C.R. England's 6,500-plus truck drivers just landed another pay raise as trucker shortage continues to rock the transportation industry

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  • C.R. England, one of the country's largest refrigerated trucking companies, just gave its 6,500-plus truck drivers its second pay raise in the last year.
  • The trucking company has invested $30 million in the last eight months towards truck driver pay raises.
  • Trucking and retail companies including Walmart have been aggressively recruiting truck drivers amid a nationwide labor shortage.

Many of the truck drivers who bring your groceries across the country just got a pay raise.

C.R. England, one of the country's largest refrigerated trucking companies, announced on Friday that all 6,500 of its truck drivers received a pay raise that day. The company didn't specify the amount of the raise.

In May 2018, C.R. England announced the largest pay jump since the company was founded in 1920.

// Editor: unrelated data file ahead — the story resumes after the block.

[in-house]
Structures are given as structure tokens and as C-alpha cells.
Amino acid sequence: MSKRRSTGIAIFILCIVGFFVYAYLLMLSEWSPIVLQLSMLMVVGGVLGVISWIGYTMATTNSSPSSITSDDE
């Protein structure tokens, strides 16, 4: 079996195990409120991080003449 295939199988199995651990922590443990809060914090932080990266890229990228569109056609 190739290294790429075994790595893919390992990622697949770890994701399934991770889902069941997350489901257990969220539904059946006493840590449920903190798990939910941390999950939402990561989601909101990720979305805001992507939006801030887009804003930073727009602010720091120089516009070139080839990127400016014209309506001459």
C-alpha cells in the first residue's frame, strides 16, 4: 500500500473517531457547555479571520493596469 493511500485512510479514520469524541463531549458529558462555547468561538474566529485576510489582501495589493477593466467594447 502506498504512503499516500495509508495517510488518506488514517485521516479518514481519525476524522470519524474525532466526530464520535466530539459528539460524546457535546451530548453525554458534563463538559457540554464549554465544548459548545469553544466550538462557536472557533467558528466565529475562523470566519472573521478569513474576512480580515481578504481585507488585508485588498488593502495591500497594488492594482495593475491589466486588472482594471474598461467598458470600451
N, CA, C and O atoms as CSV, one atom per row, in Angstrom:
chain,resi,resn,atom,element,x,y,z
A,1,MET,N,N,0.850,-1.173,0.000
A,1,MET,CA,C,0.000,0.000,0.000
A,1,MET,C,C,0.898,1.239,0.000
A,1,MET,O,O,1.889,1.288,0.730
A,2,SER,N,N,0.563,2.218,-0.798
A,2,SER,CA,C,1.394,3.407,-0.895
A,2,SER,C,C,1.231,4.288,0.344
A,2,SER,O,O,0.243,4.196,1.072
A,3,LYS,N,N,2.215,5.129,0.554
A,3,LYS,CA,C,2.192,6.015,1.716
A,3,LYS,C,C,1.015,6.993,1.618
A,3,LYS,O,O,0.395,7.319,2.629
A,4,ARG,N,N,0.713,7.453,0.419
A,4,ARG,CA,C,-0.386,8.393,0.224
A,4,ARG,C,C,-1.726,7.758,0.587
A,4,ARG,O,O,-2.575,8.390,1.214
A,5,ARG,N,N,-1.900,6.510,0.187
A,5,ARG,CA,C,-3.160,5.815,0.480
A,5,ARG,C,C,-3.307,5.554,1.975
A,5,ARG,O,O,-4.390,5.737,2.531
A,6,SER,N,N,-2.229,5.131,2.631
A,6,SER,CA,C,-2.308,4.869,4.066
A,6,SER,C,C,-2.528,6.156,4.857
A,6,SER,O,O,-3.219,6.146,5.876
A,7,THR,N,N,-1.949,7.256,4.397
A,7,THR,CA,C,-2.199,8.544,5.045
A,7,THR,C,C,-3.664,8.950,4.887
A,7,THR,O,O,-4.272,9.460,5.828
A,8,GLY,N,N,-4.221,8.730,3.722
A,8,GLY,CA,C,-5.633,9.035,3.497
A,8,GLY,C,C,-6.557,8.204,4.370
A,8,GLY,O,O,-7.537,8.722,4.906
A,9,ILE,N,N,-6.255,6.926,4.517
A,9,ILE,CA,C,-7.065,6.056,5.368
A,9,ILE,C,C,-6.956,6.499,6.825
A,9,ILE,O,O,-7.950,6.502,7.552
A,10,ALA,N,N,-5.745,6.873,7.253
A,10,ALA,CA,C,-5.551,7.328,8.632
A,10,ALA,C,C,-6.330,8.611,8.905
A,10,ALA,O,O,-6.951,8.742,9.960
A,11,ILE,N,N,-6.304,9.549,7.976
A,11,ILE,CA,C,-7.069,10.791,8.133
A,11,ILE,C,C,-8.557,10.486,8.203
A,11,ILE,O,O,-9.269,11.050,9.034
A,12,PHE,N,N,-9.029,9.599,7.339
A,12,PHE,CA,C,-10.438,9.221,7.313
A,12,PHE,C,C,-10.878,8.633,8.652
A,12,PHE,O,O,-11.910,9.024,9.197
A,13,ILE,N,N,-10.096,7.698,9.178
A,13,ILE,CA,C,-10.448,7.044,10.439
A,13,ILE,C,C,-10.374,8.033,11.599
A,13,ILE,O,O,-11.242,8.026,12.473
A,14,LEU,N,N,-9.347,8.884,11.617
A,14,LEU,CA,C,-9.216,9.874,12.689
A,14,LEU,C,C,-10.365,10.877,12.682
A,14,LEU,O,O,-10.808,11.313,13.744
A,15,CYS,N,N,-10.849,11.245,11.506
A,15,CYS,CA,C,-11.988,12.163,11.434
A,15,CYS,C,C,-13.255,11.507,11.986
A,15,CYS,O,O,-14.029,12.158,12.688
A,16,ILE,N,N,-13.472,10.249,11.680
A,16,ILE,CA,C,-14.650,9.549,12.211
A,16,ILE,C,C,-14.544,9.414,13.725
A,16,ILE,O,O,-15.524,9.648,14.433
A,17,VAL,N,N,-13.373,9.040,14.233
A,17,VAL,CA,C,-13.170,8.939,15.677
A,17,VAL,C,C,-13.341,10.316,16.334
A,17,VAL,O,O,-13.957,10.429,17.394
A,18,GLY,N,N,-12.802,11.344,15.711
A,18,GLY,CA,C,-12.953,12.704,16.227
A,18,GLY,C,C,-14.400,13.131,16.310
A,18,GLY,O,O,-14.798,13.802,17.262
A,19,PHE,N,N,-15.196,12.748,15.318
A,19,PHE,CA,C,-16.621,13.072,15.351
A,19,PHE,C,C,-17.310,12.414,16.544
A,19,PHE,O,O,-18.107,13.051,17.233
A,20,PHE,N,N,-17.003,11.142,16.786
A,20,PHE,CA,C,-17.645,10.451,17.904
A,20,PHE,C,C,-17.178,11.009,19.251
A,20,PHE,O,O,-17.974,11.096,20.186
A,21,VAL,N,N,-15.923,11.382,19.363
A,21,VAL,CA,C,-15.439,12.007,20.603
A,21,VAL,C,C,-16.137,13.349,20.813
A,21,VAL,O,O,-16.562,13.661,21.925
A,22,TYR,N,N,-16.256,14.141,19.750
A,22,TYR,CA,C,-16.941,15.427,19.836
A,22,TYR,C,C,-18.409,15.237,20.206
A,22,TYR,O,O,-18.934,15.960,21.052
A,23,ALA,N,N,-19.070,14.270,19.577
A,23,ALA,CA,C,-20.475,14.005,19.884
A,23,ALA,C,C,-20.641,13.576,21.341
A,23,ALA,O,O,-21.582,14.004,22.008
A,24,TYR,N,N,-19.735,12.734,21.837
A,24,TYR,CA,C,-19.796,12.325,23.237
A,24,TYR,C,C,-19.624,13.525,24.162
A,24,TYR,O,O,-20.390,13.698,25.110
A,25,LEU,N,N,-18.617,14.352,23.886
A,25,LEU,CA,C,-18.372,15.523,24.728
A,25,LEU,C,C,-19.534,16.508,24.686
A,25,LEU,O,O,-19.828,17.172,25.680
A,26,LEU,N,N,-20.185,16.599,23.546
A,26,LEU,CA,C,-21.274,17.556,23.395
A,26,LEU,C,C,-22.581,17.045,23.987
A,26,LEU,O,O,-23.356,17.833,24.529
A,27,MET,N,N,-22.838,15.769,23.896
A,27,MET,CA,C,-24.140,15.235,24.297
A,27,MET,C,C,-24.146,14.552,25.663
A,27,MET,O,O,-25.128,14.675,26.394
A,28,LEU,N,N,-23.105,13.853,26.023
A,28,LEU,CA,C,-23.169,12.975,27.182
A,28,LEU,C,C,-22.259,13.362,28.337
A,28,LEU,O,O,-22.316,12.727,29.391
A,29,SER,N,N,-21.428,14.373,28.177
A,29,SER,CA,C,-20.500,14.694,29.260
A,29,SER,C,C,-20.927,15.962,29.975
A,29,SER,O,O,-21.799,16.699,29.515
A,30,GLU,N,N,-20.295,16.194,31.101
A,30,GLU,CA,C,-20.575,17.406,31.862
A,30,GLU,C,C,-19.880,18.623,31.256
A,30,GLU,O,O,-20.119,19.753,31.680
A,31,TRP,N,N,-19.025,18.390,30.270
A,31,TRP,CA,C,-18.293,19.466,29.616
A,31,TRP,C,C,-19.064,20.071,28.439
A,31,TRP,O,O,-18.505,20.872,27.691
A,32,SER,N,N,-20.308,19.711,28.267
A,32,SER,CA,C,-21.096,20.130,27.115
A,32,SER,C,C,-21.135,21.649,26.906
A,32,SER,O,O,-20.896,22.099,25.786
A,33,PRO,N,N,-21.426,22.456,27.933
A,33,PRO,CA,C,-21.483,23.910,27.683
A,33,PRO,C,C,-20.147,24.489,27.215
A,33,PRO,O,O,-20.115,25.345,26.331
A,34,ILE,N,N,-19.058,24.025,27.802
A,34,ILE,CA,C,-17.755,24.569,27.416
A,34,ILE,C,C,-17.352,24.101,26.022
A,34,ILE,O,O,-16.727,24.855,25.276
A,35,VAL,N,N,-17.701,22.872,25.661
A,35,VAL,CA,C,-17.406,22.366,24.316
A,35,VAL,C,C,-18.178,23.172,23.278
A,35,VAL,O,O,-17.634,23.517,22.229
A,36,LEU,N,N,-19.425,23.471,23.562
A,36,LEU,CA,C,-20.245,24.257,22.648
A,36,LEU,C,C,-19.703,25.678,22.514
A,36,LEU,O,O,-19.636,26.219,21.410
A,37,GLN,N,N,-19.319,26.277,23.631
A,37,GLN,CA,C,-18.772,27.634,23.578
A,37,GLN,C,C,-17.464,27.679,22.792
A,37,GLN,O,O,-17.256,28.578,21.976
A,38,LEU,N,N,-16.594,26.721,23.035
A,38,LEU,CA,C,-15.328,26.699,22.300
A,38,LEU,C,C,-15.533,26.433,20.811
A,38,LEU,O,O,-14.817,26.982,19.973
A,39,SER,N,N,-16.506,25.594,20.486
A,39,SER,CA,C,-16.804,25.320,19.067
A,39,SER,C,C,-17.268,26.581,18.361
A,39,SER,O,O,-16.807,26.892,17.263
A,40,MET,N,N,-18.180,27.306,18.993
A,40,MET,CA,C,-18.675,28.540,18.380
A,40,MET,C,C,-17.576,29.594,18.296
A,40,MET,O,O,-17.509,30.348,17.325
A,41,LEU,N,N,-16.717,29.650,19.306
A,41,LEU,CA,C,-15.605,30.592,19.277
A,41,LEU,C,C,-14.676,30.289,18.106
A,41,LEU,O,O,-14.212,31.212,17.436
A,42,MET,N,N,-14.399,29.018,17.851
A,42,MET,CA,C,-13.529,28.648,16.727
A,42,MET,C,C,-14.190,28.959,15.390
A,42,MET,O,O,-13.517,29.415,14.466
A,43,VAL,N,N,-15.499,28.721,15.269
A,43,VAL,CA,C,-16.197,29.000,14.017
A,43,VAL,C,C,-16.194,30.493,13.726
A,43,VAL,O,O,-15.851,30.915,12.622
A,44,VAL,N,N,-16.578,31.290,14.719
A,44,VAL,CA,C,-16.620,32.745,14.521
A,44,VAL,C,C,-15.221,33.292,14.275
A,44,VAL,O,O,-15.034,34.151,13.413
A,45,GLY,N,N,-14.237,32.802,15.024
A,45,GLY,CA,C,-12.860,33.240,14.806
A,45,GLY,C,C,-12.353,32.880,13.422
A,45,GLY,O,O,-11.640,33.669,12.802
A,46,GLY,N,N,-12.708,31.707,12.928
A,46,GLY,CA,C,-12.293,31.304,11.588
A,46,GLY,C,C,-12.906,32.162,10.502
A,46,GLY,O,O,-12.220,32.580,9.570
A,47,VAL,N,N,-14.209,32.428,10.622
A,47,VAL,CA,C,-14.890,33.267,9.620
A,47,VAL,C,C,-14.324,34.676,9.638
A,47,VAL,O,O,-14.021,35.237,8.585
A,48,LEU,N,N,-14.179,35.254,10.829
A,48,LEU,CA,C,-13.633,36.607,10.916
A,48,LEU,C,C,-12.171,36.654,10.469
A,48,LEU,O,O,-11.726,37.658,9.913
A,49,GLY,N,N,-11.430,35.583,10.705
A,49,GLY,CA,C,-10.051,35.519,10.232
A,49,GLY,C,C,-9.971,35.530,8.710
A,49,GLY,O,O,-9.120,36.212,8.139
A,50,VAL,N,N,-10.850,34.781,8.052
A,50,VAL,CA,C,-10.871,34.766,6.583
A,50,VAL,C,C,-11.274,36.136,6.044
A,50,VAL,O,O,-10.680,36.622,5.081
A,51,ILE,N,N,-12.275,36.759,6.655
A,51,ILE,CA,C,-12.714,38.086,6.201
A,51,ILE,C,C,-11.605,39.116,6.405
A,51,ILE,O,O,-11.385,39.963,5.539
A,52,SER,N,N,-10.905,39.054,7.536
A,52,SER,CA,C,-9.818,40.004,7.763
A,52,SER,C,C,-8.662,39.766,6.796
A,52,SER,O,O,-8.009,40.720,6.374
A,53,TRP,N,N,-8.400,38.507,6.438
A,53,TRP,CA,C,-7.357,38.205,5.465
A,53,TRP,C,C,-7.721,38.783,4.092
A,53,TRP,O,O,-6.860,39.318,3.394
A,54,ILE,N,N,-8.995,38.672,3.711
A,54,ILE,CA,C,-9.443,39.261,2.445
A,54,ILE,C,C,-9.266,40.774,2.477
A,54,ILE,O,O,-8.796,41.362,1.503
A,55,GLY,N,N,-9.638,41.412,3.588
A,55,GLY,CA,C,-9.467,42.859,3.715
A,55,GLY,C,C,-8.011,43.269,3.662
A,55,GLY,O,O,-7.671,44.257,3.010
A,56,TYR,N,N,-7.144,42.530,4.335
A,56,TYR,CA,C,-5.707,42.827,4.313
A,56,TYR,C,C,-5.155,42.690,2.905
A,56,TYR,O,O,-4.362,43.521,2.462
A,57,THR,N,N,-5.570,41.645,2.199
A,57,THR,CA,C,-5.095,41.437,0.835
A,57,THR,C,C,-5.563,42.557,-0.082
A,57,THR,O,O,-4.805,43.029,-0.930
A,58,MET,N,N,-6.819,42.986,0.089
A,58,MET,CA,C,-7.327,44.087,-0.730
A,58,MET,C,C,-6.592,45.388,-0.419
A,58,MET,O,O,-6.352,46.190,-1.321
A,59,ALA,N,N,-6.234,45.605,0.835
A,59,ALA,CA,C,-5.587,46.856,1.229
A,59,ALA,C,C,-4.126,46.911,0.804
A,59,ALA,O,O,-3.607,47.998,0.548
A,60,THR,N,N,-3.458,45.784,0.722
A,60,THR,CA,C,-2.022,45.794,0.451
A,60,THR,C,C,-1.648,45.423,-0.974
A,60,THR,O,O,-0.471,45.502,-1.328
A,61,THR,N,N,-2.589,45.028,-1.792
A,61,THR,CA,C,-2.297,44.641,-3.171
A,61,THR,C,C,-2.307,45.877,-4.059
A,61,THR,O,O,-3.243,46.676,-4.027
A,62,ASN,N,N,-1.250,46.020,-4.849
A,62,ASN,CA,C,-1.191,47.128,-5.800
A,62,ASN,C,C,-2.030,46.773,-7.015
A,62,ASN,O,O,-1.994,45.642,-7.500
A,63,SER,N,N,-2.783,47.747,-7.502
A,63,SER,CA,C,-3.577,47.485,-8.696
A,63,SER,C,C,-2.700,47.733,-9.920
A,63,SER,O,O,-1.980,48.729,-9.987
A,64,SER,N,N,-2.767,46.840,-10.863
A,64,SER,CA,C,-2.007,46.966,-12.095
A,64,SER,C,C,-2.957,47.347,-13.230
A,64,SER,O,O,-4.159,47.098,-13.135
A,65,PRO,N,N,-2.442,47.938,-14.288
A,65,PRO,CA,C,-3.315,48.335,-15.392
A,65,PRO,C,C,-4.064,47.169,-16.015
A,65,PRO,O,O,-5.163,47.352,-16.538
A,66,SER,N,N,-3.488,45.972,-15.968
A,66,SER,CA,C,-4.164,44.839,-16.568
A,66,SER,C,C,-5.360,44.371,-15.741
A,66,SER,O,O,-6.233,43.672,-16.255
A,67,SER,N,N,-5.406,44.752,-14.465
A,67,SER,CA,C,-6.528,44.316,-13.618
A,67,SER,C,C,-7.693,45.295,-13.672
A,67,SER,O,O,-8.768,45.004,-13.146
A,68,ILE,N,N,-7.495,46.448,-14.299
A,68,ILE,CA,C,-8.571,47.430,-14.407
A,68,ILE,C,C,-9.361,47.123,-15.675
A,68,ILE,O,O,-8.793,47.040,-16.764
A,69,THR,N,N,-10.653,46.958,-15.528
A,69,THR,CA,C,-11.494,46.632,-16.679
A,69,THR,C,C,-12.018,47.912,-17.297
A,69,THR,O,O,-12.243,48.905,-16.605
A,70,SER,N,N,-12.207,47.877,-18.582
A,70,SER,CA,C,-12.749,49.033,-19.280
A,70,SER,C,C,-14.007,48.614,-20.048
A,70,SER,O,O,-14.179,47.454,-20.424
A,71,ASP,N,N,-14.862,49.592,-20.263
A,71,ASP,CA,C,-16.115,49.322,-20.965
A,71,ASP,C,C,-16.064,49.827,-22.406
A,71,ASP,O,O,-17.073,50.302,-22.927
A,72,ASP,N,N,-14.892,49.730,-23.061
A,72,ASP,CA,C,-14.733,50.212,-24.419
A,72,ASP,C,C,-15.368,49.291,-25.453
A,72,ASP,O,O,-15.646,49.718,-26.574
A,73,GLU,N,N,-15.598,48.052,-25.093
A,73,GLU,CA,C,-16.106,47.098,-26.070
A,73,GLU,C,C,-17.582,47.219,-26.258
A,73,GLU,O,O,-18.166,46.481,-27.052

Since May, the company has invested $30 million in truck driver pay raises. "Raising pay is an indicator C.R. England is committed to providing our employees with a long-term career path they can count on financially," CEO Chad England said in the Friday statement.

Trucking companies large and small across the country are overhauling the way they recruit, train, and pay truck drivers, as America faces a truck-driver shortage.

Last month, Walmart announced it would up the wages of its 8,000 company truck drivers. On the smaller end of the transportation spectrum, Smokey Point Distributing, based in Arlington, Washington, gave its drivers bonuses of $20,000-plus last year.

A lack of trucking labor has increased prices of everything from toothpaste to Amazon Prime. America will be short 175,000 truckers by 2026, according to the American Trucking Association.

Read more: Walmart's company truck drivers are among the best-treated in the industry - and they're getting a pay raise next month

To alleviate the trucker shortage, industry leaders have proposed ideas such as lowering the minimum truck-driving age to 18. But analysts say there's only one way to truly fix the trucker shortage - pay truck drivers more.

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